Working From Home & the Impact on Your Network. Three Lessons Learned So Far...
Like many companies around the globe, SevOne has implemented a mandatory work from home (WFH) policy for at least the next two weeks. Our intention with this policy is two-fold: 1.) protecting the health and safety of our employees and their families, and 2.) maintaining business continuity to help our customers and ensure that their network monitoring needs continue to be met.
As the leaders in modern network monitoring and analytics, we have a unique opportunity to share what we’ve learned so far about WFH and the impact on networks. We hope that this blog and the unique, operational insights we get from working with our customers and our own network monitoring expertise, will help organizations and their IT teams in these very challenging times, especially with their efforts to support newly critical WFH-focused network services.
In the coming days and weeks, we will look to continue this blog series with updates on our experiences and those of our business partners.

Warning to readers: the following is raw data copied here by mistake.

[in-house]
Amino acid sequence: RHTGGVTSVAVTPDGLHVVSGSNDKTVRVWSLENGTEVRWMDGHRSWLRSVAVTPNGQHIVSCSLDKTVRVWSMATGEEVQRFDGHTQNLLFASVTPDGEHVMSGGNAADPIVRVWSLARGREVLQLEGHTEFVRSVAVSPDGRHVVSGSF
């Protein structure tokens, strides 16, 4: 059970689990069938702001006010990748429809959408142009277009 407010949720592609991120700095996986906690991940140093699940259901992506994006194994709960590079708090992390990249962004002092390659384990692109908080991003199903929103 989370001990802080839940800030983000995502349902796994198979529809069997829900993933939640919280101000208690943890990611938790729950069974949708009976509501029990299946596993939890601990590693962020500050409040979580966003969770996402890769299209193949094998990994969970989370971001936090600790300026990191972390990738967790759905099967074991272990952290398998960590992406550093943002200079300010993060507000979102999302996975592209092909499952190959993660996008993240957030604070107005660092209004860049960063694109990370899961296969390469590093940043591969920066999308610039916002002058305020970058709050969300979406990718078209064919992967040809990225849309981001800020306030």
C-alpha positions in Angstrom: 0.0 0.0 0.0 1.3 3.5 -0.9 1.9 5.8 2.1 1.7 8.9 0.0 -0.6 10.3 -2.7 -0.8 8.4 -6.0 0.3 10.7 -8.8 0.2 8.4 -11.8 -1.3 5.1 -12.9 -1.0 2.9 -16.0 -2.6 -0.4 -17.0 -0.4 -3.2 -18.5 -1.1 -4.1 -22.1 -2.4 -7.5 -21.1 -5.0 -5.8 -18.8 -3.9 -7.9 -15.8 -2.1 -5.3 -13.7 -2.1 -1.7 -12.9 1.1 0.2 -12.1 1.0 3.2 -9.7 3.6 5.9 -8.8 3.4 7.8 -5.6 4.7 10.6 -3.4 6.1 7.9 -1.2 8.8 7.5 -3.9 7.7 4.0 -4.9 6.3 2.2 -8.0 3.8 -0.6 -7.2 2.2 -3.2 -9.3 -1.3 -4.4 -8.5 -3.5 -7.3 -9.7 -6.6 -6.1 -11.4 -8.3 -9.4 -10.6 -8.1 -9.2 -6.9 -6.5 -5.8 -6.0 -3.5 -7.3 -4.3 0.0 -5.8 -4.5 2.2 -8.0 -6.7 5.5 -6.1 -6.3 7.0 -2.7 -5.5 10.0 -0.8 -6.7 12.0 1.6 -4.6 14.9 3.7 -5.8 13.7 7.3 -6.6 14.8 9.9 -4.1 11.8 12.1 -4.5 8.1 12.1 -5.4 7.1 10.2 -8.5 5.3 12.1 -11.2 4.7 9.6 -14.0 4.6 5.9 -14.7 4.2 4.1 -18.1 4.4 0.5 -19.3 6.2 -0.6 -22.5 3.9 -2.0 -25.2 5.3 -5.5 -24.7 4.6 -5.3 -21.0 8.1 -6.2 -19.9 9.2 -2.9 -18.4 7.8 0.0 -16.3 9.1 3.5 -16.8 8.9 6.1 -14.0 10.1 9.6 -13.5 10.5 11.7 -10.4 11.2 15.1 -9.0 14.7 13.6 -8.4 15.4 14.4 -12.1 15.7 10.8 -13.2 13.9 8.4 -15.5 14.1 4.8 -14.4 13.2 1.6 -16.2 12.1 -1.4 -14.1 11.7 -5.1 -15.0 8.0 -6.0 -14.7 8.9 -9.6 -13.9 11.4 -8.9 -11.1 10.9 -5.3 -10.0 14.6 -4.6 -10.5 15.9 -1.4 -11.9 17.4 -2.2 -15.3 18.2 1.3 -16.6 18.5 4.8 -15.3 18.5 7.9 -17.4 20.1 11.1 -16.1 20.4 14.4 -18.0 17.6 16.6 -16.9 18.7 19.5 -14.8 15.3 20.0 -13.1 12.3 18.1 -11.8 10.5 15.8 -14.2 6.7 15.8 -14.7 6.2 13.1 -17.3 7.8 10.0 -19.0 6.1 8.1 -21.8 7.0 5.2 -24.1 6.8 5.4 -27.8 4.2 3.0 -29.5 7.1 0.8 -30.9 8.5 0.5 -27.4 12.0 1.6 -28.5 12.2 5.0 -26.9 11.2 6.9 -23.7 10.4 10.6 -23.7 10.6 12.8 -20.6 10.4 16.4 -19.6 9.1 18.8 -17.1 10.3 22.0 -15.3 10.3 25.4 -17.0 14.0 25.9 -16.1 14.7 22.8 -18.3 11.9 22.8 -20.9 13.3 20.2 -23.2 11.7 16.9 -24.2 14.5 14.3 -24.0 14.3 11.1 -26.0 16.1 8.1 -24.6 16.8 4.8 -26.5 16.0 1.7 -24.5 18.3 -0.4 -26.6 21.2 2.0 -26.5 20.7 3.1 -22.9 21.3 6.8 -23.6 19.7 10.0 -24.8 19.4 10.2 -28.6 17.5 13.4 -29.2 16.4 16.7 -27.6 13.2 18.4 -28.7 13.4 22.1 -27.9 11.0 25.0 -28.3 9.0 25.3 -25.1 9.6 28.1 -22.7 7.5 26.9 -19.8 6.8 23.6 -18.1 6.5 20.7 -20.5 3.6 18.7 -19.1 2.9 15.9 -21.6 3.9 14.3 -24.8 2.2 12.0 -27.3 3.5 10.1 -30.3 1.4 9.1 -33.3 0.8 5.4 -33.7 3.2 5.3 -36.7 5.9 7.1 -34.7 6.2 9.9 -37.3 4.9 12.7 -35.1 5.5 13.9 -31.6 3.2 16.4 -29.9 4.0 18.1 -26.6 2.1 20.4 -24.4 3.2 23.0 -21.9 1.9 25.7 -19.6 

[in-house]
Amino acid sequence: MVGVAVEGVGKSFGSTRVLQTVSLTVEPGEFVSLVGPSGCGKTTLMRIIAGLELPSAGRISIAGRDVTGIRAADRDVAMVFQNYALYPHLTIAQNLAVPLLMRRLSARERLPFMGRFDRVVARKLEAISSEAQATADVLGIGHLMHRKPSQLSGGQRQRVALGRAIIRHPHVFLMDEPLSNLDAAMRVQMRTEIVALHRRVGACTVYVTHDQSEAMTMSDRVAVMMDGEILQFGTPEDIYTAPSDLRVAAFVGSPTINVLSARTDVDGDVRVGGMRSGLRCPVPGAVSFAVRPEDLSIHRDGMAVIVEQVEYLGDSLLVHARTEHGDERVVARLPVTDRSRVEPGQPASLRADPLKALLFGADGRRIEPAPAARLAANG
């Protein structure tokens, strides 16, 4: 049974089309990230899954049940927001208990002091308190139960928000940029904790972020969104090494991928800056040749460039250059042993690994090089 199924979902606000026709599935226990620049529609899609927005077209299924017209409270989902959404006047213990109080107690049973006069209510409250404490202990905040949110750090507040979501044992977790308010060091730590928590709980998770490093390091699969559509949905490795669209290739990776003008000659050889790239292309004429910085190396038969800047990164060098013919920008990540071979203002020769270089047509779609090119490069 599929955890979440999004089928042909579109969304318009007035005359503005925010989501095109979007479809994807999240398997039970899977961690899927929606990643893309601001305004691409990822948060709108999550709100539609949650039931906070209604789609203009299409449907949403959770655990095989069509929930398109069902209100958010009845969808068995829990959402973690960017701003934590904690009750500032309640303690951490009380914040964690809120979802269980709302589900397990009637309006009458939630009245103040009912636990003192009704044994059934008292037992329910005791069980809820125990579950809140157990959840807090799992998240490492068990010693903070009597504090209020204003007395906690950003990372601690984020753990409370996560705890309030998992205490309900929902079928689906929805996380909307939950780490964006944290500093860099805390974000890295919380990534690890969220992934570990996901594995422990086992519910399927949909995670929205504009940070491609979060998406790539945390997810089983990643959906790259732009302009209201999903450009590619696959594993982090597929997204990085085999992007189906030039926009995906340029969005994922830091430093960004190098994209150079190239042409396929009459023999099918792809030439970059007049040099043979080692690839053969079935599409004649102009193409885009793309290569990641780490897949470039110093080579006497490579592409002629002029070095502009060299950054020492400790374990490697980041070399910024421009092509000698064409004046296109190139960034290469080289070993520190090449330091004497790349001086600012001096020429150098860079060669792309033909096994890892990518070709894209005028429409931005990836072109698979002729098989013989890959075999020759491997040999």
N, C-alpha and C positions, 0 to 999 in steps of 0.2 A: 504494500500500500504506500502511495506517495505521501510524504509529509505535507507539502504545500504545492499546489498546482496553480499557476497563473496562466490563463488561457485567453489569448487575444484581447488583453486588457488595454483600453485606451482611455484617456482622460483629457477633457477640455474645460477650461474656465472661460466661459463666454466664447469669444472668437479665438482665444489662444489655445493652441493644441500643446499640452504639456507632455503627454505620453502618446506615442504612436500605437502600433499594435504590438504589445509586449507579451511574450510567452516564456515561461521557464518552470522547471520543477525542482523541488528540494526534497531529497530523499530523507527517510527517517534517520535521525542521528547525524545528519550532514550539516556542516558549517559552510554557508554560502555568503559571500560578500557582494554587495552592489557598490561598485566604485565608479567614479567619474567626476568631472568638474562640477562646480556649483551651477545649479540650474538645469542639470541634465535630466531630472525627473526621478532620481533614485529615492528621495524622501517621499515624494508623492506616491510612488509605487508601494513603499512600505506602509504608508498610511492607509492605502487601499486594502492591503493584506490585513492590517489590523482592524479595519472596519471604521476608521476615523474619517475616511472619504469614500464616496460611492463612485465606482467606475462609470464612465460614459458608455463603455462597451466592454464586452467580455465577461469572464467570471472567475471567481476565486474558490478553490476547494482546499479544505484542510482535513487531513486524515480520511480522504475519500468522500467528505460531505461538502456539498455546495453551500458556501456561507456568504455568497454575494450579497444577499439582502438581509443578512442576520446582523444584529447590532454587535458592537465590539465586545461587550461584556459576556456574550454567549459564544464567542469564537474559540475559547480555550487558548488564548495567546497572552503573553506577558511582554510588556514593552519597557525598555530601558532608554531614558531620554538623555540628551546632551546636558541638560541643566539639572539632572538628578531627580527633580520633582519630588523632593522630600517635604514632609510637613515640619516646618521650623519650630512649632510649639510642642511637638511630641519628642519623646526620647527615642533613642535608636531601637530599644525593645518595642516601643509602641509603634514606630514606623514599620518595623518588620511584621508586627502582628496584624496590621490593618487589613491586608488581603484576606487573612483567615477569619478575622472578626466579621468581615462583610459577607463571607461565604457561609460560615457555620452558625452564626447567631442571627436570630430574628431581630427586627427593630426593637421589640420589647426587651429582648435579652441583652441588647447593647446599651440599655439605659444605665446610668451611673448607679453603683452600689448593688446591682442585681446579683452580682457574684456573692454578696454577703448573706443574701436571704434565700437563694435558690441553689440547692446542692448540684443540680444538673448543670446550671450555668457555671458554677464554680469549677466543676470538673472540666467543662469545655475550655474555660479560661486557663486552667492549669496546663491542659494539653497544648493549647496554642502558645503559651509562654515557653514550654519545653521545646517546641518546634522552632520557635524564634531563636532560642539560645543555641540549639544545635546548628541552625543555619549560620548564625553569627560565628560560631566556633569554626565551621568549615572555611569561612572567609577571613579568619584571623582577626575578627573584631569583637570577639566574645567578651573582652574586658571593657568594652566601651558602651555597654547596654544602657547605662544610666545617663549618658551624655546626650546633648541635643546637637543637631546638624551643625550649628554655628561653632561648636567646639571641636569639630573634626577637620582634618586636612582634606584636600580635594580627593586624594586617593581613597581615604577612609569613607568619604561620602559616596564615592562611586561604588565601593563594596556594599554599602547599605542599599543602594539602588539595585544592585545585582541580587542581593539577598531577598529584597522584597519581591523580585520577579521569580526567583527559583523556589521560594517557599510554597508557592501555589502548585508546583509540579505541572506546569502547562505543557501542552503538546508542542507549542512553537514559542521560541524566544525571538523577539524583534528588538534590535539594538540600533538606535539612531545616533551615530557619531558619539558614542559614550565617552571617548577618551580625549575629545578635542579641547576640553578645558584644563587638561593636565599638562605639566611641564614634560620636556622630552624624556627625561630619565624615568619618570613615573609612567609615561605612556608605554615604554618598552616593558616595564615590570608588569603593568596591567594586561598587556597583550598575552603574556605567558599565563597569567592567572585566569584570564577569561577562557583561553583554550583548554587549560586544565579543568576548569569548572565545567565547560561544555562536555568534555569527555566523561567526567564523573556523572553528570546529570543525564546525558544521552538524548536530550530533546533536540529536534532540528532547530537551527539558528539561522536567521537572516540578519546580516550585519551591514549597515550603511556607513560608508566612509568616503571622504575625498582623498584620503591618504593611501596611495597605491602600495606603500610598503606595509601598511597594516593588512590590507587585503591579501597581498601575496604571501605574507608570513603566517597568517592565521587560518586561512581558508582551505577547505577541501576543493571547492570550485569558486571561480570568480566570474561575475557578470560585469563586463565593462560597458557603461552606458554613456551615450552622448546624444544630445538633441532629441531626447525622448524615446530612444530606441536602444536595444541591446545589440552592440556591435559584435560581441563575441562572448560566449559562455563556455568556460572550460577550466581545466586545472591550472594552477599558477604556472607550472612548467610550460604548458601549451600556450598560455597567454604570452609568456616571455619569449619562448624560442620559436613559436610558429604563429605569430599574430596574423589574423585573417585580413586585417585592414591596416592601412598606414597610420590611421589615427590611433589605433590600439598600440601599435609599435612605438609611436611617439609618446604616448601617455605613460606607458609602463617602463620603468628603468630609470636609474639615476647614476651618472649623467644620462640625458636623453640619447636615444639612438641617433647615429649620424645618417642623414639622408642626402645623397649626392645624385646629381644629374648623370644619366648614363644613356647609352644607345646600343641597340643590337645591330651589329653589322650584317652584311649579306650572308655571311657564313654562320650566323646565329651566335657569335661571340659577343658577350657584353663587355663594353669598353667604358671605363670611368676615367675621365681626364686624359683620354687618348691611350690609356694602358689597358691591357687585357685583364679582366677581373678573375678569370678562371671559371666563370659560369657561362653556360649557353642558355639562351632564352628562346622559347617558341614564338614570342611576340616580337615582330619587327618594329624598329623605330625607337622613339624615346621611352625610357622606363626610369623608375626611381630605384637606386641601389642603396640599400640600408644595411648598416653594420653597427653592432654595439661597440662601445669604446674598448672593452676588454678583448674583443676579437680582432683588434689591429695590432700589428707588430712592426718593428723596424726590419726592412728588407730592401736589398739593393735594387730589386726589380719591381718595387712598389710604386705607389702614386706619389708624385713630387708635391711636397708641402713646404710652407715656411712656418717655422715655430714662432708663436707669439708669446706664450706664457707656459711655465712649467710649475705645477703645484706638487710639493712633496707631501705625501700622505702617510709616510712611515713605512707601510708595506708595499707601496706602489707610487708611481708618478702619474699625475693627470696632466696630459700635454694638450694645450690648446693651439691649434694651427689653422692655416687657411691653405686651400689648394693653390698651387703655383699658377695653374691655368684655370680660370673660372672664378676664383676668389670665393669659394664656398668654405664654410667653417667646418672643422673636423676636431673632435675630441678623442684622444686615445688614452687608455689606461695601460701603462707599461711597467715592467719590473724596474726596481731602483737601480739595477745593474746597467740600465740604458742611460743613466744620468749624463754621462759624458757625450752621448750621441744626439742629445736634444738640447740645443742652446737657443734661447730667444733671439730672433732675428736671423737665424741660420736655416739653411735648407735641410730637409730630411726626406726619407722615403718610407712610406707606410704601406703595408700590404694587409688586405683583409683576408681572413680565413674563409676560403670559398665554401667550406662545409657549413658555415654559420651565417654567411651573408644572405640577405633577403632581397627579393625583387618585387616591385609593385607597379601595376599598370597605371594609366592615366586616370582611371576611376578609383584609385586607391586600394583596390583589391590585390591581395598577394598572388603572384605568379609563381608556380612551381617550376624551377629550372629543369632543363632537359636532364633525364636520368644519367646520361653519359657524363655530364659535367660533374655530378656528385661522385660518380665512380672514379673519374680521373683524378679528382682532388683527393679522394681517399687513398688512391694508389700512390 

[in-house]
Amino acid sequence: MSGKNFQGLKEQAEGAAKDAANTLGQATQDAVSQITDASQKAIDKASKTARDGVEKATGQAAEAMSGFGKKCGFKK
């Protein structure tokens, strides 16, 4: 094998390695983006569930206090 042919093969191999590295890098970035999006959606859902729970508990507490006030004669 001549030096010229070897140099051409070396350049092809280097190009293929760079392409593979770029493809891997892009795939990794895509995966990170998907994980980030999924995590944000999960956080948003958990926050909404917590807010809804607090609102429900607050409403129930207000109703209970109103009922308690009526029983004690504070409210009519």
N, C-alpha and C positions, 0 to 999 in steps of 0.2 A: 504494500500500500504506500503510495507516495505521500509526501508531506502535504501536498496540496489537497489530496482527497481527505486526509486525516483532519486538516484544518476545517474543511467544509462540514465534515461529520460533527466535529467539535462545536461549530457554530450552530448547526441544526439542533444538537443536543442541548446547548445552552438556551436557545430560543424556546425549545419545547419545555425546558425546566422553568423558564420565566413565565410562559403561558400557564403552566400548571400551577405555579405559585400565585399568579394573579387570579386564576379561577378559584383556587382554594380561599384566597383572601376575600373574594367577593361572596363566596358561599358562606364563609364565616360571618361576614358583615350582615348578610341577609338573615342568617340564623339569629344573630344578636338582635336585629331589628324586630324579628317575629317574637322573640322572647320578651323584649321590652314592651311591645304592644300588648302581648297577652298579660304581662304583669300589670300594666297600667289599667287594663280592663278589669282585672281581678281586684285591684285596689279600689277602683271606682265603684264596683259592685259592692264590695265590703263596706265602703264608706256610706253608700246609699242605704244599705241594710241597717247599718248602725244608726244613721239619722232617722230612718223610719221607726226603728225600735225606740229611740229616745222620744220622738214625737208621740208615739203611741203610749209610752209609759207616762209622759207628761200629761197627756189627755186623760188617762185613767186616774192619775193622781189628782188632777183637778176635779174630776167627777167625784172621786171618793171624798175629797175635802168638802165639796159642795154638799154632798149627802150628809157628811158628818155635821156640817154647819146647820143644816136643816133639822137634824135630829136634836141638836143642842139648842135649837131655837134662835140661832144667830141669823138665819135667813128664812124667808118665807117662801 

Lesson #1: Focus on VPN Access - Who, Why, How, When
Let’s start with “The Who”. Who you need to focus on first?
At SevOne, here’s what we did. We created two general types of users:
- Group A) those who mainly access SevOne internal systems, and
- Group B) those who mainly access cloud-based resources.
We put our initial focus on Group A. Why? For employees who mainly access internal systems, WFH means they will not be able to access their systems like they normally do. In WFH mode. they will need to initiate a VPN connection to the SevOne corporate network. These folks aren’t accustomed to establishing VPN access. In addition, a rapid shift -- and increase -- in VPN activity has the potential to significantly raise the traffic load through our edge routers.
From the perspective of many of our internal users, the VPN app is nothing more than that logo on the screen that they never bother with. To help remind users of the VPN app that is loaded on each of their laptops, we provided these individuals with a straightforward set of instructions on how to initiate and terminate their VPN sessions.
However, estimating the impact of the VPN traffic surge was a much different task.